It is one thing to tell a story. It is another thing for anyone to listen to your story. Telling true stories is when you hold up a mirror to your audience. How then do we discover truth? How are discoveries made?; the same way Columbus made them; with experimentation, exploration, and innovation (in business). All discoveries are life discoveries.
Everything we do, when done with intent and awareness, is an expression of what matters to everyone right now. Life.
That Is It—Is All
How do I remain relevant in a world becoming more algorithmic and automated all the time? Identify, record and share life with people. Wherever you are, whatever you are doing, pay attention to the world and how it affects you and tell a story. Alexa can buy your groceries but she/it cannot tell you a story that’s true. Because she/it is not alive. At least not yet.
But the people who would listen to a story are hard to impress. It’s hard to impress people who live at the apex of their field—who are superior to their former selves. These people are constantly searching with uncertain knowledge. They have conscientiously given themselves the lofty intent of constantly living which steals them for the task of self-improvement every day. They aim high.
An artist is someone who seeks to serve capsules of life to these people; helping them in their search for truth.
A writer recently wrote that he became terrified once he realized his art was no longer terrifying him; when he was no longer pushing boundaries; had become comfortable and skilled in what he was doing; so he pushed his own boundaries.
I can see how no longer being afraid would kill the passion for what you do. But no one should have to fear losing that passion. Because we only live so long and there are more boundaries to explore than we can find in a lifetime; 10 lifetimes. Thank you, Tahisi Coates.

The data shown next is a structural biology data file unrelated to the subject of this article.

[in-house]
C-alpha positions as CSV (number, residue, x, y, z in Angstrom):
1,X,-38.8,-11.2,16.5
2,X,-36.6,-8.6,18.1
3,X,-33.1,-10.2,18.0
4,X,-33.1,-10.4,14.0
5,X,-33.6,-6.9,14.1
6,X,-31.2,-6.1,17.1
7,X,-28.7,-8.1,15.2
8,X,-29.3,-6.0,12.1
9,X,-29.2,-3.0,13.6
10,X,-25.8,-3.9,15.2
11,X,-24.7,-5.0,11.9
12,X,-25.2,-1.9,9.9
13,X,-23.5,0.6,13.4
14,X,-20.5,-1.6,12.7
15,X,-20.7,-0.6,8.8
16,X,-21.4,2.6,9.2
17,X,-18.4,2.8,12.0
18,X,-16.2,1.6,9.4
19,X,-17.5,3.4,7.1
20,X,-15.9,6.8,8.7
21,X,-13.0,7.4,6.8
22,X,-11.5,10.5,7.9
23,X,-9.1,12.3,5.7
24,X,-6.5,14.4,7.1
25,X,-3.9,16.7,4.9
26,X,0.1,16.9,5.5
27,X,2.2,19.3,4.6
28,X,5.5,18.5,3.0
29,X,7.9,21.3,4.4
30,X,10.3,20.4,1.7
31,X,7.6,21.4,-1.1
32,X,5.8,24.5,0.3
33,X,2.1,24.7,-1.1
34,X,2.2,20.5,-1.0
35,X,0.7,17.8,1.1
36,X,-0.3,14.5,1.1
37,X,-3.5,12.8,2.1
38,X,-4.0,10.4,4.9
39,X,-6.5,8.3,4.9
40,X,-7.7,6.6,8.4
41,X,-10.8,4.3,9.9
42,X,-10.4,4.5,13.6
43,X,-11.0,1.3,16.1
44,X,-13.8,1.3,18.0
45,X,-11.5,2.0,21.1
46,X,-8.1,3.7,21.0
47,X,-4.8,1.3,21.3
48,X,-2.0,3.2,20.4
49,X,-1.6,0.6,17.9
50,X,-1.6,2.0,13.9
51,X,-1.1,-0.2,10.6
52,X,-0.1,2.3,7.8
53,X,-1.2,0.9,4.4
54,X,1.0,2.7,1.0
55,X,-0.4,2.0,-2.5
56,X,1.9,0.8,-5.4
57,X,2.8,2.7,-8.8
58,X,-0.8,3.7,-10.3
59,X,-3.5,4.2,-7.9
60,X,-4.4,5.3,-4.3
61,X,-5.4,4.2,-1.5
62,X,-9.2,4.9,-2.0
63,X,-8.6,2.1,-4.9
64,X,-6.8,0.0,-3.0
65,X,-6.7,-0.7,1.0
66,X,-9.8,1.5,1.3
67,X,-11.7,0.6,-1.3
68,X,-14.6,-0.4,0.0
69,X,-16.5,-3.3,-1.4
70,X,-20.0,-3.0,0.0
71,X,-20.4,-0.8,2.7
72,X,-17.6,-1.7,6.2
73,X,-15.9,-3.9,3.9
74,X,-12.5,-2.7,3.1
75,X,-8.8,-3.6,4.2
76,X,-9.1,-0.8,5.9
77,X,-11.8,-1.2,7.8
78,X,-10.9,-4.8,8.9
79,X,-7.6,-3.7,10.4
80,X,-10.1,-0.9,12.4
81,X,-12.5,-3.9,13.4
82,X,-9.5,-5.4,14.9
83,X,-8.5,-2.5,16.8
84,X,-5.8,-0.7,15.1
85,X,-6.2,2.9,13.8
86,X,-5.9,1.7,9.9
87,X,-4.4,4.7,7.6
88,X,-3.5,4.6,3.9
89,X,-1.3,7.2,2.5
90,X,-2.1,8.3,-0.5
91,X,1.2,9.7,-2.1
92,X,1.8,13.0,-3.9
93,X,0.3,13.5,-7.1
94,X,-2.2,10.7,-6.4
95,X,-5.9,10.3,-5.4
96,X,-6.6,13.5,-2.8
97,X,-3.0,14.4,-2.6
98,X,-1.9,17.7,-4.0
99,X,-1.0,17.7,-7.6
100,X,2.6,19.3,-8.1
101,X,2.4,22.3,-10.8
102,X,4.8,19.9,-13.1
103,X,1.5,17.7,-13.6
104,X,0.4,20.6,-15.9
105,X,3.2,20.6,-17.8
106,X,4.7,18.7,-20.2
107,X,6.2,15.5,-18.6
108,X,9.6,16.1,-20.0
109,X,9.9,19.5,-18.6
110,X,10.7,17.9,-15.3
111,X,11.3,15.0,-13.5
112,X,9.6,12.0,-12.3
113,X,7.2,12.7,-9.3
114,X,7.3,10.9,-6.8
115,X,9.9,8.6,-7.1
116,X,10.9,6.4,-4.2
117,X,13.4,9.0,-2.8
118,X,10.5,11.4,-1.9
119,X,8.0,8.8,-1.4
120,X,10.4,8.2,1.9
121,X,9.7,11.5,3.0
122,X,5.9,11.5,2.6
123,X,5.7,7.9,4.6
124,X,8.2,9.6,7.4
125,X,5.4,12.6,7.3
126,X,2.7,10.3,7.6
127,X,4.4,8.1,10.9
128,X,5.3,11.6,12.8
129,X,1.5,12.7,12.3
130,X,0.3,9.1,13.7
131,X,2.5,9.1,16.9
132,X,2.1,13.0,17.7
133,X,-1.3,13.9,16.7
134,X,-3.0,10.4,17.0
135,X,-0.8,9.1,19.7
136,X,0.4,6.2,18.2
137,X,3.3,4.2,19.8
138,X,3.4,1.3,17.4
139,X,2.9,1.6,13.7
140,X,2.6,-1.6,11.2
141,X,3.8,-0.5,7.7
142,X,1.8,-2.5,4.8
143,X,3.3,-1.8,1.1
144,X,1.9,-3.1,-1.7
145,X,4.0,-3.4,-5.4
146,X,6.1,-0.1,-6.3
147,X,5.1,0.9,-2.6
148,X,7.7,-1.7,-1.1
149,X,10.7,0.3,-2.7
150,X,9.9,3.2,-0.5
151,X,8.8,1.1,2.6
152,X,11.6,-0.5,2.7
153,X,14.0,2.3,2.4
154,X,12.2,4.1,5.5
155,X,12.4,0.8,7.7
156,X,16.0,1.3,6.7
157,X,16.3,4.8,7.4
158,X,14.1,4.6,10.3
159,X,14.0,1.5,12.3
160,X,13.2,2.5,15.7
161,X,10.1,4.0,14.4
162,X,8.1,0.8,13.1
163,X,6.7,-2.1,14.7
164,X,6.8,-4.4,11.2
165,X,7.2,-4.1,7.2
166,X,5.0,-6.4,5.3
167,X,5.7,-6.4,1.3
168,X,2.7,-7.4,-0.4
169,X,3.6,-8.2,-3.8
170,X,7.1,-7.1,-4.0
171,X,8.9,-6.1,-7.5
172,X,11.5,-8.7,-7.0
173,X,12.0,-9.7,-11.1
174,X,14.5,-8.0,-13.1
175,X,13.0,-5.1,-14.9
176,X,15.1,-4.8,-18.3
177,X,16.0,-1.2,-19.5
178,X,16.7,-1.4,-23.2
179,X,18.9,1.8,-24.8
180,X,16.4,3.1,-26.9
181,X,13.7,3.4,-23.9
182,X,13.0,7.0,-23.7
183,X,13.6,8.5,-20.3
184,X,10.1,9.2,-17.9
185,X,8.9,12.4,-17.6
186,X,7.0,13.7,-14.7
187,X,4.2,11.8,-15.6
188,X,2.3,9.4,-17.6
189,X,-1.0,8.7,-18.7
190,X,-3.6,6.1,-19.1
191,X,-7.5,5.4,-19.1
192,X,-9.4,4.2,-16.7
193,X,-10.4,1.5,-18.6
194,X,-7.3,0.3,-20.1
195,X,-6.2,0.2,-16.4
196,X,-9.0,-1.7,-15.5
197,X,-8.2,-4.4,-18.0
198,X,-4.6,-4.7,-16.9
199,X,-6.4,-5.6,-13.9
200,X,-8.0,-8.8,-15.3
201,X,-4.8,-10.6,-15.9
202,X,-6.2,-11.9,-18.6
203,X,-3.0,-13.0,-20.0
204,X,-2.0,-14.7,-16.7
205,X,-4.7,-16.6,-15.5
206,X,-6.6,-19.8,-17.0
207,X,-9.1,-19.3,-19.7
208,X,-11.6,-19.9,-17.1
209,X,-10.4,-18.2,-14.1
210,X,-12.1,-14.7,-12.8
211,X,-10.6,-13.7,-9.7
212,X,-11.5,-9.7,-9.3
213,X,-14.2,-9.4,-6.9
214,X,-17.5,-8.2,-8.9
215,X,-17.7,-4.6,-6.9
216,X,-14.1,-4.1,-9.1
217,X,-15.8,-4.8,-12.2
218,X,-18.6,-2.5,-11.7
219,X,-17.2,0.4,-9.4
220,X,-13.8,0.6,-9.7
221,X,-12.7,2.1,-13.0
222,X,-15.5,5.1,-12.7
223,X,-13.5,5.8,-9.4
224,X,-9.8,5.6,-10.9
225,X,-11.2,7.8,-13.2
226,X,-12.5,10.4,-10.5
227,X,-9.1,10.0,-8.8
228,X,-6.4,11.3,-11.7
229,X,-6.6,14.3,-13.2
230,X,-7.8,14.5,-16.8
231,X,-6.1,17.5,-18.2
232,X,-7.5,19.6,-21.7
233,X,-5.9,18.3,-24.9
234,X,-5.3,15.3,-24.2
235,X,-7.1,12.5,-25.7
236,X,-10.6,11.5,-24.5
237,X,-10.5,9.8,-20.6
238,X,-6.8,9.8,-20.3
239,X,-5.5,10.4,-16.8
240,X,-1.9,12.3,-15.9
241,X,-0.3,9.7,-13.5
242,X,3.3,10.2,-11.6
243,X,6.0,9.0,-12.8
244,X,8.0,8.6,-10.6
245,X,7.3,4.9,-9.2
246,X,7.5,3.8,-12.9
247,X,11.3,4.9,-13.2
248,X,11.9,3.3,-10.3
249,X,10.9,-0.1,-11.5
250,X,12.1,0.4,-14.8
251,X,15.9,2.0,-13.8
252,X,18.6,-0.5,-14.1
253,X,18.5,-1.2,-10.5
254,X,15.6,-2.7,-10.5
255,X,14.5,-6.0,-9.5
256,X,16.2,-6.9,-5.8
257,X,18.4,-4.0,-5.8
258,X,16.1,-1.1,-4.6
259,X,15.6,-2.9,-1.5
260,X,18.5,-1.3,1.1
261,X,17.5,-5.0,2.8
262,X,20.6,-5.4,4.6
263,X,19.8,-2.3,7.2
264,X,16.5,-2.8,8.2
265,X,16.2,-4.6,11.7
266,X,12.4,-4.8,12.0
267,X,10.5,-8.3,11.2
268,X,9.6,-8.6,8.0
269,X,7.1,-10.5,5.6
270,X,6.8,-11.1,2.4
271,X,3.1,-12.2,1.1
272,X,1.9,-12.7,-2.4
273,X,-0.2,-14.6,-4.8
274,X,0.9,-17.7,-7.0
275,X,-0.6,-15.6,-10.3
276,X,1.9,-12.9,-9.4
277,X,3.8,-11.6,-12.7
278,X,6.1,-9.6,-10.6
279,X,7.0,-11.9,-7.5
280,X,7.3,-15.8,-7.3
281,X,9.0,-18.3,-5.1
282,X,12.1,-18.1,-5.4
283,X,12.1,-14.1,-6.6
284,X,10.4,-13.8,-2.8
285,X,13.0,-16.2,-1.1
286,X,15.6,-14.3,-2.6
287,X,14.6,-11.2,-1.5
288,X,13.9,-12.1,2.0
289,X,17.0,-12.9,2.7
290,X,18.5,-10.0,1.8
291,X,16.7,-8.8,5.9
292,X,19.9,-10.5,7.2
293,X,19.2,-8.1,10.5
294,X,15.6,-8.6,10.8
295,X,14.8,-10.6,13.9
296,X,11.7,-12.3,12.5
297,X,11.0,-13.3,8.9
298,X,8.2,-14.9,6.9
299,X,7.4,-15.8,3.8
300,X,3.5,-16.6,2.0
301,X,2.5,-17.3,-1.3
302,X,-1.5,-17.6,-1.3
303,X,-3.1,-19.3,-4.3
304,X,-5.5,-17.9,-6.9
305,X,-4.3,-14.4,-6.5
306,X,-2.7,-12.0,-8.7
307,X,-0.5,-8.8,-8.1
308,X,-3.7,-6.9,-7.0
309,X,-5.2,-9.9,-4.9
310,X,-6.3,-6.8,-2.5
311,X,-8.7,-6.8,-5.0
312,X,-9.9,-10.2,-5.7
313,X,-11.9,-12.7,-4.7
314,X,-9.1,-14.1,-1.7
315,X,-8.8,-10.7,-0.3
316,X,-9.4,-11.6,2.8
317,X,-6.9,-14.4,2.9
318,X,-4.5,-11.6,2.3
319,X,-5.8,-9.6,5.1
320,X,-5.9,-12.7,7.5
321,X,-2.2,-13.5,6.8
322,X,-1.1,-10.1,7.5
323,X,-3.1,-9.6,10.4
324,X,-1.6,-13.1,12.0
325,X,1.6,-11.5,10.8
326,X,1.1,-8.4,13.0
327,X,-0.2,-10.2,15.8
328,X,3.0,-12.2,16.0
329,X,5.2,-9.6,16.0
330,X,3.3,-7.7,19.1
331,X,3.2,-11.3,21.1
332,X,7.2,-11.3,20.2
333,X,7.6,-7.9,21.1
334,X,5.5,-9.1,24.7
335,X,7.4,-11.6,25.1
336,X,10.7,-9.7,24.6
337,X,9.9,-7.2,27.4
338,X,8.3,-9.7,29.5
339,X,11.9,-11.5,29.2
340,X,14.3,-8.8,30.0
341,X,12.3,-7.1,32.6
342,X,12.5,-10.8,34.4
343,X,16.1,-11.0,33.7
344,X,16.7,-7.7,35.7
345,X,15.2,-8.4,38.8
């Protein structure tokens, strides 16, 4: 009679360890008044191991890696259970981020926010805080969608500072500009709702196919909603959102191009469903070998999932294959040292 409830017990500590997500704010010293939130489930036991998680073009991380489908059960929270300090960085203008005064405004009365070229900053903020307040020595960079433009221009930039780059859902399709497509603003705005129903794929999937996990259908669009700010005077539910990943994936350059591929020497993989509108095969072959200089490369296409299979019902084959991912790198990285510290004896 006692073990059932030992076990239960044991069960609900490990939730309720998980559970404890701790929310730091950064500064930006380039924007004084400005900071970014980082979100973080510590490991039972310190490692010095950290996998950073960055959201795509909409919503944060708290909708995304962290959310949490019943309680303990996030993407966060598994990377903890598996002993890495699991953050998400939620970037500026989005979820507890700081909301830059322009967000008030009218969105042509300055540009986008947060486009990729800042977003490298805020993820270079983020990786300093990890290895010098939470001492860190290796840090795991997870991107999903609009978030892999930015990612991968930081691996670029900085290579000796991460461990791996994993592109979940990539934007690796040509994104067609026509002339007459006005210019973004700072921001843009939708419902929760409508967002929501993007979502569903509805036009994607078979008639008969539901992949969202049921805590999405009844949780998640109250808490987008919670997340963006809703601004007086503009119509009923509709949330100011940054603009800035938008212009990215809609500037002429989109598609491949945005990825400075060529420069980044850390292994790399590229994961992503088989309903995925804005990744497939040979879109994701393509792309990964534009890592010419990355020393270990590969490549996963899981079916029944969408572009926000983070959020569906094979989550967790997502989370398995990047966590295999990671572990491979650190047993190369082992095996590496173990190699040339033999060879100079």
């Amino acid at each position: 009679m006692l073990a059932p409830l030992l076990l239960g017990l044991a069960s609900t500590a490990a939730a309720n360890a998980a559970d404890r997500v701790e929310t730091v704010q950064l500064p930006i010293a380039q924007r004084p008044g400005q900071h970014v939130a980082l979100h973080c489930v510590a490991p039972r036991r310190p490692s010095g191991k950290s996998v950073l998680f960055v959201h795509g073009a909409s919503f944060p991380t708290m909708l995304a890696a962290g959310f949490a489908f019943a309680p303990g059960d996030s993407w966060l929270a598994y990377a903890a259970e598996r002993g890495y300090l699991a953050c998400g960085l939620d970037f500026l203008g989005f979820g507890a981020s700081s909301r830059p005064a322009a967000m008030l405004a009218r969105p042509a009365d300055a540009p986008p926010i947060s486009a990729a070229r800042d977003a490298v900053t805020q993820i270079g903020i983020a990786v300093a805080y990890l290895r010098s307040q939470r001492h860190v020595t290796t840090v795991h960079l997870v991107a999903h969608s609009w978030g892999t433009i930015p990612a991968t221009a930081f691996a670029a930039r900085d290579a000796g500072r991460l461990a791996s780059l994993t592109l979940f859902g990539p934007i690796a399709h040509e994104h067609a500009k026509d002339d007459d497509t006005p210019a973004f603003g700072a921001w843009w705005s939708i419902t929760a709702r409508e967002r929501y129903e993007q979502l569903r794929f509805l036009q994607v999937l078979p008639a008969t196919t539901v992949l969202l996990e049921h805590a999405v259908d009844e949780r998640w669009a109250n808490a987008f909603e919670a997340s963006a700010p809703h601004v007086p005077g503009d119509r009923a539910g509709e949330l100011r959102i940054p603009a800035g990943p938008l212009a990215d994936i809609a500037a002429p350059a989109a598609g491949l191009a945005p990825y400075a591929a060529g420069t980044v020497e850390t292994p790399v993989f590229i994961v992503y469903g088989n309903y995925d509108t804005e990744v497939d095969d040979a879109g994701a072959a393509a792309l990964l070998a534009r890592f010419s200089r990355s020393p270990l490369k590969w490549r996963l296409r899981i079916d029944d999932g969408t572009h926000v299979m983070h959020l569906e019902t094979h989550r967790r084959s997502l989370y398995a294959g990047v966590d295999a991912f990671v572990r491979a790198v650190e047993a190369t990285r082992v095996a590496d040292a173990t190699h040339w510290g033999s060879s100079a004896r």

Why is it so important to have fear when you are creating? Because fear represents your truth. And fear changes with time, as you do. Life, Tennessee Williams said, is one “long goodbye.”
Fear is the direction I must travel in. When I start to feel lost, I must ask myself, what do I fear now; today? This is a sign-post telling you where you need to go. Not anger or bitterness; that is when your brain is overloaded. Too much of anything kills the engine running it. But subtle, targeted doses of concentrated fear is a guide.
What will people pay attention to in an algorithmic world? Action and dialogue, or things of that nature, is the only way to convince people of the truth. You cannot tell anyone how to feel. You must show them.
No one lives the life they’ve imagined for themselves all of the time. We have glimpses, moments, but they are always fleeting and our imagination can make us ache for, and be unhappy about, times past or things we’ve anticipated that never came.
As a consumer of stories, I want to be reminded of what a life can be even when I’m not adhering to that version of life for myself.
The Value of Attachments
To be attached to life is normal; and it has a cost. Life ends. But nonetheless it’s normal.
As a writer, or a creator, or a designer, or engineer, or anyone, you are giving people the ability to be present with their attachments to life. An indulgence that helps them discover their fears, their truths. Creators help people to be present with their human attachments; with physical attachments to life.